13 August 2005

Save the ‘Irish Alamo’

Daily Ireland

BY ZOE TUNNEY

On the face of it, 16 Moore Street just off Dublin’s O’Connell Street looks like any other derelict commercial property. However, inside the property, the original cast-iron fireplaces remain and the wallpaper is just about intact.
It was in an upstairs room in 16 Moore Street that an injured James Connolly, Patrick Pearse, Seán Mac Diarmada and other leaders of the provisional Irish government decided to surrender after the 1916 Easter Rising.
For nearly five years, campaigners have been lobbying the Irish government to have the property restored, preserved and opened to the public as a permanent memorial.
The campaign has been headed by the National Graves Association and has gained cross-party political support as well as the backing of An Taisce, historians, journalists and a plethora of interested and passionate parties.
The National Graves Association said in 2003: “On April 23, 1916, some 150 insurgents took over the GPO in Dublin and the men and women fought without pause or sleep for five days and nights.
“Ravaged by sniper fire, machine guns, nine-pound guns from Trinity College and 18-pound shells from the gunboat the Helga, the insurgents were forced to abandon the GPO and set up headquarters in 16 Moore Street.”
After a high-profile drive to save 16 Moore Street in 2003, Dublin City Council agreed to consider the property in the council’s regeneration of the area.
The National Graves Association hopes the property will be opened as museum or interpretative centre or simply restored.
Matt Boyle, the association’s secretary, said: “I have been through the rooms of Moore Street and touched the fireplaces, looked out of the windows Pearse or Joseph Plunkett would have stared out of.
“I’ve felt the history and got an impression of what it was like. Everybody in the 32 counties should have the right to take the same trip around the house. With a little bit of imagination, it would be a real gem.”
Moore Street is in Bertie Ahern’s Dublin North constituency and is part of the O’Connell Street regeneration programme.
The Carlton Group, which owns the former Carlton cinema, had planned to knock through the cinema into Moore Street. Since those plans fell through, Moore Street has become a legal minefield and is now the subject of a Supreme Court case.
Dublin City Council tried to buy the property in 2001 but was blocked by a former member of the Carlton Group, who challenged a High Court ruling in favour of the council in the Supreme Court.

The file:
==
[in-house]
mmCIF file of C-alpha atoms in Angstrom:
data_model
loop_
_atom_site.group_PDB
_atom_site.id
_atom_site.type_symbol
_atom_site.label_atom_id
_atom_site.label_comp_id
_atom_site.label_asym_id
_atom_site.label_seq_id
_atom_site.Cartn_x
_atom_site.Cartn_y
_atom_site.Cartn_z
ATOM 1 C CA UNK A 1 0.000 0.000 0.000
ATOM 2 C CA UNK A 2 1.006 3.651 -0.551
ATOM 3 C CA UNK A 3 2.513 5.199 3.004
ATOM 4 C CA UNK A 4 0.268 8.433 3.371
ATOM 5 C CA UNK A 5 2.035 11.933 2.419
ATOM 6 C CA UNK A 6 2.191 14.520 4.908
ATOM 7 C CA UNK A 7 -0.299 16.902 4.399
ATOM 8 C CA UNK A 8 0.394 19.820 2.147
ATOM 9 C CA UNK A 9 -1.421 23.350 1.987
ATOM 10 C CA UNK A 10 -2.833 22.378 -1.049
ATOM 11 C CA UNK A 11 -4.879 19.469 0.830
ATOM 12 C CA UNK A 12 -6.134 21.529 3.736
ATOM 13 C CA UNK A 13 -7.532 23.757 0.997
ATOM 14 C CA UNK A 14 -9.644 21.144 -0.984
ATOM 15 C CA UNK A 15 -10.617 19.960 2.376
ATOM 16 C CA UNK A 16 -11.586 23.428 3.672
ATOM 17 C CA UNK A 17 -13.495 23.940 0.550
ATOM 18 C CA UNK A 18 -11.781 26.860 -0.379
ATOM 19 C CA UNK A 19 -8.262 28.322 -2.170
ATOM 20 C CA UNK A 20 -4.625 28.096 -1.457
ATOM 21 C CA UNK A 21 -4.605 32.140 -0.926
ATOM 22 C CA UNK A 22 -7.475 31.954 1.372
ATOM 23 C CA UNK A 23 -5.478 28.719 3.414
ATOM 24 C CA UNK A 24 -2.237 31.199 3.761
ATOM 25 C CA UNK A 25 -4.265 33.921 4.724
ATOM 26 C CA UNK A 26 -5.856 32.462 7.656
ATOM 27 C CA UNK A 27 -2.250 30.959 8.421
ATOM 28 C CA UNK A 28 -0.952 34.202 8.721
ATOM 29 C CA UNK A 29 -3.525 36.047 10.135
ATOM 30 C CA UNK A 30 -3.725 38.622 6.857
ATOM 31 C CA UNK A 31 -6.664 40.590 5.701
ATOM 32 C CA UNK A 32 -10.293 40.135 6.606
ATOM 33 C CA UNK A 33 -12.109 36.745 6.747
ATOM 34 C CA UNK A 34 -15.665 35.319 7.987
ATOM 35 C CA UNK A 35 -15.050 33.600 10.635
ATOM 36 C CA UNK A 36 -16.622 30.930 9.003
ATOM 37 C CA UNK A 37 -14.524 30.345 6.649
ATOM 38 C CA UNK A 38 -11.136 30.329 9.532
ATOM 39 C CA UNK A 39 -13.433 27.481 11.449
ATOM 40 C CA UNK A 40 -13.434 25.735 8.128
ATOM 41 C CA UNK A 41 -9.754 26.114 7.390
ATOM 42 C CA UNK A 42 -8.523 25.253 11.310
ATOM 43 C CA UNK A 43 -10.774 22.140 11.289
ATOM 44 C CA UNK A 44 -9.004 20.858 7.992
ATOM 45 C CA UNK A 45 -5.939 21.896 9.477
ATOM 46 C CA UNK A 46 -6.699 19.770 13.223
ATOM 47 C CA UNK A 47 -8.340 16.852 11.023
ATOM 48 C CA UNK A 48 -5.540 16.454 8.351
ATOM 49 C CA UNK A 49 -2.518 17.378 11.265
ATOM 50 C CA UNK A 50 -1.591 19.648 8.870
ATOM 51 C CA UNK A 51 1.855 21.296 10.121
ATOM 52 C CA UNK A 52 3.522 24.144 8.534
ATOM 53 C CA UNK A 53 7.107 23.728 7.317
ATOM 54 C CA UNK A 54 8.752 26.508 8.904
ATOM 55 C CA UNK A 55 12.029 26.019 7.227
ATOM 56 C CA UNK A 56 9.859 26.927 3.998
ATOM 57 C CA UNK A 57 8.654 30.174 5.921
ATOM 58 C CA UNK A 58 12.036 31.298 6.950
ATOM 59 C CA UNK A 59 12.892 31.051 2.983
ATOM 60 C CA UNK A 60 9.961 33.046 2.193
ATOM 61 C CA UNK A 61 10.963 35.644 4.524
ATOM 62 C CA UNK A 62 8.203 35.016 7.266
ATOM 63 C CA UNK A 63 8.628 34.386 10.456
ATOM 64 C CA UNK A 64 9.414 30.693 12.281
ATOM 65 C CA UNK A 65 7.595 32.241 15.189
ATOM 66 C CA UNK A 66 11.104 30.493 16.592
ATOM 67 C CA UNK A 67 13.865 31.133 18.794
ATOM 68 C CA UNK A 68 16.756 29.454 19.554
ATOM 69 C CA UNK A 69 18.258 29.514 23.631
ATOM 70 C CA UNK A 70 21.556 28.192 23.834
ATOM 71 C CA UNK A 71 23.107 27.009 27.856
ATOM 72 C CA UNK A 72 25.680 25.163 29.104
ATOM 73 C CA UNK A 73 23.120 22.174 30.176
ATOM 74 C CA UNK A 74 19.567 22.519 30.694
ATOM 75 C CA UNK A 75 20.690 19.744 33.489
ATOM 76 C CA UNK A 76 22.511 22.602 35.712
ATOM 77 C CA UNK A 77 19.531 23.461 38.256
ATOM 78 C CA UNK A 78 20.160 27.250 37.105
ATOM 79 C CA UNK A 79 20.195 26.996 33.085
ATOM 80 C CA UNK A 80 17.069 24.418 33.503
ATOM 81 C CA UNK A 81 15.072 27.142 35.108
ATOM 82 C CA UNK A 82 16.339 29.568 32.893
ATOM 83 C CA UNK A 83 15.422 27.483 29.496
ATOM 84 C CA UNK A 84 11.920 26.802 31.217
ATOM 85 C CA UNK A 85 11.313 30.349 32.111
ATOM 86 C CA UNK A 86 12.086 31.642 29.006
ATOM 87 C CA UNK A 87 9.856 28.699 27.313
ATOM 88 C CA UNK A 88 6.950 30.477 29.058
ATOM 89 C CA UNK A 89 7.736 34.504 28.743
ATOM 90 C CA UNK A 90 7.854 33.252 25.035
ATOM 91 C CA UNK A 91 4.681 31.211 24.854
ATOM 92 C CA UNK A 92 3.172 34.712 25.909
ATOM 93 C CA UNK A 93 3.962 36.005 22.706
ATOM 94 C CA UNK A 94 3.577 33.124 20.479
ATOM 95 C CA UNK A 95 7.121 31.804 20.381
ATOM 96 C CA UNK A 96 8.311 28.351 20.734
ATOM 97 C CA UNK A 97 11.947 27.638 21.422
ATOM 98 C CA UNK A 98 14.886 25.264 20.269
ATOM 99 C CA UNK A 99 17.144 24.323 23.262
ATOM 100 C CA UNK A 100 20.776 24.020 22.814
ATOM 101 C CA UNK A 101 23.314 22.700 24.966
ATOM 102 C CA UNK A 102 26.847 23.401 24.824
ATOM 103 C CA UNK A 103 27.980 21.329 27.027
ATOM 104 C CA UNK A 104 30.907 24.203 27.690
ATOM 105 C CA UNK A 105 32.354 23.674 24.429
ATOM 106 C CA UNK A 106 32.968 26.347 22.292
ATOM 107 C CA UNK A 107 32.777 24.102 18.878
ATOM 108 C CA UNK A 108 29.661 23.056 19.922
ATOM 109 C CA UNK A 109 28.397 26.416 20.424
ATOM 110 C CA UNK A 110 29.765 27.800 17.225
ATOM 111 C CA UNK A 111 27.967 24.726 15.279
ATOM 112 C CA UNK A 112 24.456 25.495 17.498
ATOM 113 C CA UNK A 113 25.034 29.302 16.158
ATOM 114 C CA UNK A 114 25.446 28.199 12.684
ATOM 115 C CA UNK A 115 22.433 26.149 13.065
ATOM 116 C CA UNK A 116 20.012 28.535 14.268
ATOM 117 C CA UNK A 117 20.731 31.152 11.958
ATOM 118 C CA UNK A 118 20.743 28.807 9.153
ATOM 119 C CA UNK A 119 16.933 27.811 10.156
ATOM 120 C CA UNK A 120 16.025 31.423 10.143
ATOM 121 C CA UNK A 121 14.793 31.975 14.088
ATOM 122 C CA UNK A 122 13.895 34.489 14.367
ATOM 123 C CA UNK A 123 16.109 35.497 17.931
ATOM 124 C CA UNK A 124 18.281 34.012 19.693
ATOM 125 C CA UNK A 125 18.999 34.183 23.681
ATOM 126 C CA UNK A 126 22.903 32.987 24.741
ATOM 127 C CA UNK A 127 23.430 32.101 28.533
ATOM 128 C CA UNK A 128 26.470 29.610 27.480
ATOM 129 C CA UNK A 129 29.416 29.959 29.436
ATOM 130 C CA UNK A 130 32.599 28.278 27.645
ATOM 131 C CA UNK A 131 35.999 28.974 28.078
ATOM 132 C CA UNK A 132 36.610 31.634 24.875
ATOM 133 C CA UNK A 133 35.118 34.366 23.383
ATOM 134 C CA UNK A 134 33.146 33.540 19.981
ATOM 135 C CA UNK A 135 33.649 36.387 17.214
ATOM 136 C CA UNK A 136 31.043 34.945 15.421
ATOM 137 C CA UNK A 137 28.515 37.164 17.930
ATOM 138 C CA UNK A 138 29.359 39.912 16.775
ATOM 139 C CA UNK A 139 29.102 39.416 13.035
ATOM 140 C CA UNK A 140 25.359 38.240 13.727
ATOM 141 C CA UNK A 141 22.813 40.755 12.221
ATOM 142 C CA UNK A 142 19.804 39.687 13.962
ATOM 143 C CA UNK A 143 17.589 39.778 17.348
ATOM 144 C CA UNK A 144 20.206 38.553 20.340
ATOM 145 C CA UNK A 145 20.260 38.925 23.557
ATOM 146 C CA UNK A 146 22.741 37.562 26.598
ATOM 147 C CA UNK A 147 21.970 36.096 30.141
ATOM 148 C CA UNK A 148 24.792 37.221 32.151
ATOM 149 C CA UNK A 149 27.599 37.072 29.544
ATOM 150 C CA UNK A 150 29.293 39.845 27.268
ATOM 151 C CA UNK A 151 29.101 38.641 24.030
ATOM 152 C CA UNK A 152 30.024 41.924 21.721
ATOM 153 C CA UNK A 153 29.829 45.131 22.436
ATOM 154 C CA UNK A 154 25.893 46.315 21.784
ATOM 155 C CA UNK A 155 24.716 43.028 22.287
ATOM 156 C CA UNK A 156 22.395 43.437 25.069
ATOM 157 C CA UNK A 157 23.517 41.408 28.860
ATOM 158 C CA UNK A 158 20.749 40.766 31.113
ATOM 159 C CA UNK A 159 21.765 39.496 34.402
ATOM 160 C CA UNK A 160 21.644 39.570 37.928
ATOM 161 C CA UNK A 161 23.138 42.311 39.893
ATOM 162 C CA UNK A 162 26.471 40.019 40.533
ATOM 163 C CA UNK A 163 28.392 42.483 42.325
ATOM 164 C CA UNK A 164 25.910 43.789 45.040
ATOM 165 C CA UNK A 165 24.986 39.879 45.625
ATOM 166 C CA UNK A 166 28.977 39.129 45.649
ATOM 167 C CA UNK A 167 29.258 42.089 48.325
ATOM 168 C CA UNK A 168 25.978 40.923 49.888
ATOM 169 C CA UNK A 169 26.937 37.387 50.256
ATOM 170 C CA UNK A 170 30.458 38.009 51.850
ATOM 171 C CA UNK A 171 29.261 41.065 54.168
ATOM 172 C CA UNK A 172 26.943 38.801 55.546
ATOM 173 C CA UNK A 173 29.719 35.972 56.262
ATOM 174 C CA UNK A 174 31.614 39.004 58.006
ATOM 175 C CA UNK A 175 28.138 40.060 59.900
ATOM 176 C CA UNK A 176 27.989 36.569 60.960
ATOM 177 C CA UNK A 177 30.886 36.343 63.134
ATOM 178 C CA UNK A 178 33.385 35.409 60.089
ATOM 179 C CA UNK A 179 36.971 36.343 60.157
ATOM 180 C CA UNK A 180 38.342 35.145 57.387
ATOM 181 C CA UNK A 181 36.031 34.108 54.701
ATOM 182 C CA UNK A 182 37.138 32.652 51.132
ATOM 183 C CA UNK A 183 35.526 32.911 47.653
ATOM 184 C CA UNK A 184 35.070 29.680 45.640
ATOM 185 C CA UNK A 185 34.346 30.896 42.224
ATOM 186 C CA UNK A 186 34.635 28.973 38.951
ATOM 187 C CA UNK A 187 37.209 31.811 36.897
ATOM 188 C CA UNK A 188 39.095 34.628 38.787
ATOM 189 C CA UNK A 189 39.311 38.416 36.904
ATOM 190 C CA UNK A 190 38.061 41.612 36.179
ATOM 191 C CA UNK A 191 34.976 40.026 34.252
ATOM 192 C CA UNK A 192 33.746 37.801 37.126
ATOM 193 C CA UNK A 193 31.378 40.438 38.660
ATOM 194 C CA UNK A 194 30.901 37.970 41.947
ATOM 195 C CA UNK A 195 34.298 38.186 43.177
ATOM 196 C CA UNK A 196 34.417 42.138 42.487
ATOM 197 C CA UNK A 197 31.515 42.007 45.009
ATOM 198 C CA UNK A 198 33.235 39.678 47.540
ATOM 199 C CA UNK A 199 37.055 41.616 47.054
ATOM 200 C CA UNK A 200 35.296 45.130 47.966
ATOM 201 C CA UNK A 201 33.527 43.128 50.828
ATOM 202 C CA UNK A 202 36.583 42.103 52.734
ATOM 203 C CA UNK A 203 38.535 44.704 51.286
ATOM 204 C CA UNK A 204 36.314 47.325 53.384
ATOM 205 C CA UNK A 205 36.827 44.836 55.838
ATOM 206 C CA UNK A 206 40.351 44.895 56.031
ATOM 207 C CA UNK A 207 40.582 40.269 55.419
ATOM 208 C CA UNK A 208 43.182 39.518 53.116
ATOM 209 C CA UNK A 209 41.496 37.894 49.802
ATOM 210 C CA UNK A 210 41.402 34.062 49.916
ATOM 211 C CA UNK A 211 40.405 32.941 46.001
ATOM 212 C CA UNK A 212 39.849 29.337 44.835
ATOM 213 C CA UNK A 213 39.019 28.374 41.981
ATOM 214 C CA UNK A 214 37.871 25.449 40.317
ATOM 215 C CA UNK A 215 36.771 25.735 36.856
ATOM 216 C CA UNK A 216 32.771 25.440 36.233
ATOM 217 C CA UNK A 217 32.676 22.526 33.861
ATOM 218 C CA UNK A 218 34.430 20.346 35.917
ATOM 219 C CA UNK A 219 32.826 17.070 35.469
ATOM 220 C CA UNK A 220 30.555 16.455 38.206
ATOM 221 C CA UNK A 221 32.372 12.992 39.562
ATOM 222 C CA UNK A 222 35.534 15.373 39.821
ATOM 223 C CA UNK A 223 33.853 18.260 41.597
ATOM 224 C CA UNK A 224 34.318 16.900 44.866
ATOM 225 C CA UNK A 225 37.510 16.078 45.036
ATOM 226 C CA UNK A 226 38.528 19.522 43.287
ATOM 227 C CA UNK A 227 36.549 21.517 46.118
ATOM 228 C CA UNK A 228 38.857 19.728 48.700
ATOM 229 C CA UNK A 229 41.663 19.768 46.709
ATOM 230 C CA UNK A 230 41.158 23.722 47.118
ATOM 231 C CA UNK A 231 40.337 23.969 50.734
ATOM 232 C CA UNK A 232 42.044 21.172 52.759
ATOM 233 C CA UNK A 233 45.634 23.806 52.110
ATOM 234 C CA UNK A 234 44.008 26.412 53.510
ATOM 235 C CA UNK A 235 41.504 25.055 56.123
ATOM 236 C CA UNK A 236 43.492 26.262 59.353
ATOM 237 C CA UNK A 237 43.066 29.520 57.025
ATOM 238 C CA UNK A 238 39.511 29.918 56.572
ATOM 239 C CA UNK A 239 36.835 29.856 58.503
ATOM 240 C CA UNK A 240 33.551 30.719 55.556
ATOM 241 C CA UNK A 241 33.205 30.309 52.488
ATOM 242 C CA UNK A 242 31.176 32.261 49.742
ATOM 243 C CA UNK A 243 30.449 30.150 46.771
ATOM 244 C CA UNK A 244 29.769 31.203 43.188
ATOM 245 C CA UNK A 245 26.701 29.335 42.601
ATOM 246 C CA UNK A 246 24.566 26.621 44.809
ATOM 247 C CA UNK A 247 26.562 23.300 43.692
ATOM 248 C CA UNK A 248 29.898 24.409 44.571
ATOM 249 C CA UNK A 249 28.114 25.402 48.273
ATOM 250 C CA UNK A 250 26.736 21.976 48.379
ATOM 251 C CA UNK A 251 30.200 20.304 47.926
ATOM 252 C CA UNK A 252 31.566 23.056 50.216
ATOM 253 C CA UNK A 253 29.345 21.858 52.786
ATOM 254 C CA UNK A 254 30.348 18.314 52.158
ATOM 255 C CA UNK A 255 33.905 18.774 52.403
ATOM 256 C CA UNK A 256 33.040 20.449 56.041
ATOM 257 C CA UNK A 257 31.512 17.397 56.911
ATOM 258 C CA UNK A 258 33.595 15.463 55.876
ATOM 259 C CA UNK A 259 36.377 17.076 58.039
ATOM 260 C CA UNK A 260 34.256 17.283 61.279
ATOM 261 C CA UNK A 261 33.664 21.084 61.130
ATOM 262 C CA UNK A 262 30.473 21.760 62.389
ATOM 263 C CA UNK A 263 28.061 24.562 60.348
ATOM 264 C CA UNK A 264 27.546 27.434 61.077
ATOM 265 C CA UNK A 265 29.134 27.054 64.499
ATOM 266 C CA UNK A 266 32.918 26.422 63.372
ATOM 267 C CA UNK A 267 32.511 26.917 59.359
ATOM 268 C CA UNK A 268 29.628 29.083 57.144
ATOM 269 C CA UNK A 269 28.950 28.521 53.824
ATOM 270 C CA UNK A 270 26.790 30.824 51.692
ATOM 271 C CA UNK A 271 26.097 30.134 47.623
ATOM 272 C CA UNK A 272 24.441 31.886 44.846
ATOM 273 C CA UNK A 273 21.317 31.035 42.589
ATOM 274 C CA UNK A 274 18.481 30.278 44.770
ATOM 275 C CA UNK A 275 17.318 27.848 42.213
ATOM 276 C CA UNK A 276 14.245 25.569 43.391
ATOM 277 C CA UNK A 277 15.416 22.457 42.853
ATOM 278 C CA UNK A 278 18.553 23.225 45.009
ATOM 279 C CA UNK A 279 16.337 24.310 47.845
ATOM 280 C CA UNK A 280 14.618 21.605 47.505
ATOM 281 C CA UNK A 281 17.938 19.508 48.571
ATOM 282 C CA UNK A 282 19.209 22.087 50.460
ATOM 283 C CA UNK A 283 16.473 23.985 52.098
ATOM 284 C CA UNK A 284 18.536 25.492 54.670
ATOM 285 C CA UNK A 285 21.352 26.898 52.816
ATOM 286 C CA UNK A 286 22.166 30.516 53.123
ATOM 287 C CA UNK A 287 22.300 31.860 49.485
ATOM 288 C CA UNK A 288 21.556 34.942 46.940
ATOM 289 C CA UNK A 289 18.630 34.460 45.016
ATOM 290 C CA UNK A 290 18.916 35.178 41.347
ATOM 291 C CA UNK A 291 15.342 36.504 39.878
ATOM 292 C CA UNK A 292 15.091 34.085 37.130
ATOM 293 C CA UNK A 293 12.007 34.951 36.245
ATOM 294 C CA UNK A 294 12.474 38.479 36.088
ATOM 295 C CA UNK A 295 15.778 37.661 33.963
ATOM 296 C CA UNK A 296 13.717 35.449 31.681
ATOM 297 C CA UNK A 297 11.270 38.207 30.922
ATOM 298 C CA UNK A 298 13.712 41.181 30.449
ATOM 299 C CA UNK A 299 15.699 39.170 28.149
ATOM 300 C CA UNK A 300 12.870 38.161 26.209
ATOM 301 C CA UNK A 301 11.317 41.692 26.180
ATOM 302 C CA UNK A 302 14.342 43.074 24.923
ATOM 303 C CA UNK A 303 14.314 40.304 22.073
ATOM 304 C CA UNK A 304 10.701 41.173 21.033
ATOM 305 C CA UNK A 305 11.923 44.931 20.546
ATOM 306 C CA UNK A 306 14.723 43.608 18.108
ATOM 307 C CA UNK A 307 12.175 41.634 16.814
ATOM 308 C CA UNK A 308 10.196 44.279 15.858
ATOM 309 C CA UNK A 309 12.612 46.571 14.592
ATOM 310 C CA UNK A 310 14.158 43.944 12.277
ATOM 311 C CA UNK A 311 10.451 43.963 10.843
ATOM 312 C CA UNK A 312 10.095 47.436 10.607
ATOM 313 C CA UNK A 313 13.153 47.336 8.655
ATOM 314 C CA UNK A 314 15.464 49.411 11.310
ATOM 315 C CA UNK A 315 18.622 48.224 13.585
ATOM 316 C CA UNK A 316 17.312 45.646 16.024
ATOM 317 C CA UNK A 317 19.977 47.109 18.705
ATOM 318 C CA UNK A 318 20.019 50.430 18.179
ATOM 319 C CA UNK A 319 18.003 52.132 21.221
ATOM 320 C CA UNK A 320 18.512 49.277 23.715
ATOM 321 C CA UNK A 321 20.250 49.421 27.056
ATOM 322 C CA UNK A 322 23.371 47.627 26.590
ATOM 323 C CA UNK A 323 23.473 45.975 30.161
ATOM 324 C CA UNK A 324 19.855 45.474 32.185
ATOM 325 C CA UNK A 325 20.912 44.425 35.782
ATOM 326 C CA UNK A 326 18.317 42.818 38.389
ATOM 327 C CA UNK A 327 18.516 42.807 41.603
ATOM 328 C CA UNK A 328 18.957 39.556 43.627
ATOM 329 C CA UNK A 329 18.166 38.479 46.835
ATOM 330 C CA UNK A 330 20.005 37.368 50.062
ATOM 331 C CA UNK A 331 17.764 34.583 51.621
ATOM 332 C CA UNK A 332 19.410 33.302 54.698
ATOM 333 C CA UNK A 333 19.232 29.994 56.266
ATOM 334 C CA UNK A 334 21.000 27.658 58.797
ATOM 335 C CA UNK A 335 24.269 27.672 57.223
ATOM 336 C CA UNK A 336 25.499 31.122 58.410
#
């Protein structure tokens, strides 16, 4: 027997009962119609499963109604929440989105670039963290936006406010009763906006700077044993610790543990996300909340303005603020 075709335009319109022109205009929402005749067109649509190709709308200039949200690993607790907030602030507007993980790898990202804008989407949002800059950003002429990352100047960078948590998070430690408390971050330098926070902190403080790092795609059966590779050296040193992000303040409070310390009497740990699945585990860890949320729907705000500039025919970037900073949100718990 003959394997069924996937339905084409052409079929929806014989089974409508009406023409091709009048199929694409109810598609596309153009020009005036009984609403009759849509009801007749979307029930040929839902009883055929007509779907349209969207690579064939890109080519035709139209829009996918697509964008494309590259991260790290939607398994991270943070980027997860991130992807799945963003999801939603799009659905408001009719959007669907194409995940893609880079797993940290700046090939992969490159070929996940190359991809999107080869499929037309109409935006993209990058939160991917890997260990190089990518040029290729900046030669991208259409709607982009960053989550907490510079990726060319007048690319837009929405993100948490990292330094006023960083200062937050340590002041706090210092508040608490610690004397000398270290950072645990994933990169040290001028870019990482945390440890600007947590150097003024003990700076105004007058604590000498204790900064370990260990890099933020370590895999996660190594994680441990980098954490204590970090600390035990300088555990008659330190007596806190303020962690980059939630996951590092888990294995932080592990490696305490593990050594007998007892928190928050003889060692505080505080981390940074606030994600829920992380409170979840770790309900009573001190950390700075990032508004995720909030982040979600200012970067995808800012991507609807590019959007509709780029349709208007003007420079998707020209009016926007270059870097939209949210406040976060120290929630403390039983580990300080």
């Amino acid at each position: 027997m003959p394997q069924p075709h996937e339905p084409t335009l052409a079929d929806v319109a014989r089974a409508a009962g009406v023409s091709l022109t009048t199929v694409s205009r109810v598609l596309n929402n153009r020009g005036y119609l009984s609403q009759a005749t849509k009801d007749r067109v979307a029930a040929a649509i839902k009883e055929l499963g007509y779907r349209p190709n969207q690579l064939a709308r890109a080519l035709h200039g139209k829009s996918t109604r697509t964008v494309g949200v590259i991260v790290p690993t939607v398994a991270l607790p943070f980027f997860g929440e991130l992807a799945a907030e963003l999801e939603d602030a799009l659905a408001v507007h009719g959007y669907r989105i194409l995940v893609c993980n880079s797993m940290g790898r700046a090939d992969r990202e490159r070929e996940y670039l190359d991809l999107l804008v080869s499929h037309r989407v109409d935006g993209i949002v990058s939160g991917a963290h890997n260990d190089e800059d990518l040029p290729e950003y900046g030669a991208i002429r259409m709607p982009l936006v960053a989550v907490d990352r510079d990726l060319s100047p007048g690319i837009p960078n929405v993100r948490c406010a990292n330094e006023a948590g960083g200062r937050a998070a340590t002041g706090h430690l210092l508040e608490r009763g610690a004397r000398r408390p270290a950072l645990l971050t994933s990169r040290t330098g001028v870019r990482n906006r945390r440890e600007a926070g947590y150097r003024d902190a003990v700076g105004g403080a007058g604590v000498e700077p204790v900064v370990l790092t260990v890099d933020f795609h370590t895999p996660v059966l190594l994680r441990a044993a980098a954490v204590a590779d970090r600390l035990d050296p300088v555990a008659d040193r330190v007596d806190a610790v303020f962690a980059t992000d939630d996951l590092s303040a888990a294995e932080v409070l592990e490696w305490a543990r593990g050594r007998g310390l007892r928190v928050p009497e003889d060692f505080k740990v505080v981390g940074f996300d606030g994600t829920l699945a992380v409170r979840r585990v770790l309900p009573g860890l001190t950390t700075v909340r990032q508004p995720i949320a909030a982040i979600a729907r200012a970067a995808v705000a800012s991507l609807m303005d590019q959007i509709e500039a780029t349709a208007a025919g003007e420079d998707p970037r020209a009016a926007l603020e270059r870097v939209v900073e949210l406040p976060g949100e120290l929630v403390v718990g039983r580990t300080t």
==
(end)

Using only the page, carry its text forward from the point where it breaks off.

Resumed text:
Currently, 16 Moore Street is not even listed as a protected structure.
A plaque erected high up on its front wall, which is barely readable from the footpath, states: “Here on 29th April 1916, members of the Provisional Government of the Irish Republic decided to surrender.”
This plaque replaces an earlier one that was stolen in 2002. The earlier plaque was erected in 1966 on the 50th anniversary of the Easter Rising.
So far, these have been the only contributions by the Irish government or Dublin City Council to commemorate the people and events of Moore Street.
Matt Boyle said there was hypocrisy among Irish politicians when it comes to progress and heritage.
He referred to the fact that both of the Taoiseach’s parents were members of the IRA, while justice minister Michael McDowell takes pride in the fact his father fought in 1916.
“Can you imagine what it will be like in 2016 on the centenary? Everybody from Michael McDowell and Bertie Ahern will be marching down O’Connell Street wearing rows of medals and claiming to be more republican than the next.
“And yet, right now, when they can do something to show respect to the republicans of 1916, they sit on their hands,” Mr Boyle said.
“The roof is falling in, the water is leaking in. Does the building have to collapse onto the street before anybody will do anything about it?
“We have contacted every minister in every department in the Dáil to try to get something done before it’s too late.”
Mr Boyle noted that, in the 1930s, the Fianna Fáil government of the day had supported calls to demolish Kilmainham Jail in Dublin and that Robert Emmet’s house had been demolished to make way for the St Stephen’s Green shopping centre.
“Kilmainham is one of the biggest tourist attractions in Dublin today,” he said.
“With a little imagination, Moore Street could be the Irish Alamo.
“It could be a place to commemorate Elizabeth O’Farrell and the Cumann na mBan, Irish republicanism, the martyrs of 1916, just a place to remember that chapter in Irish history,” he said.

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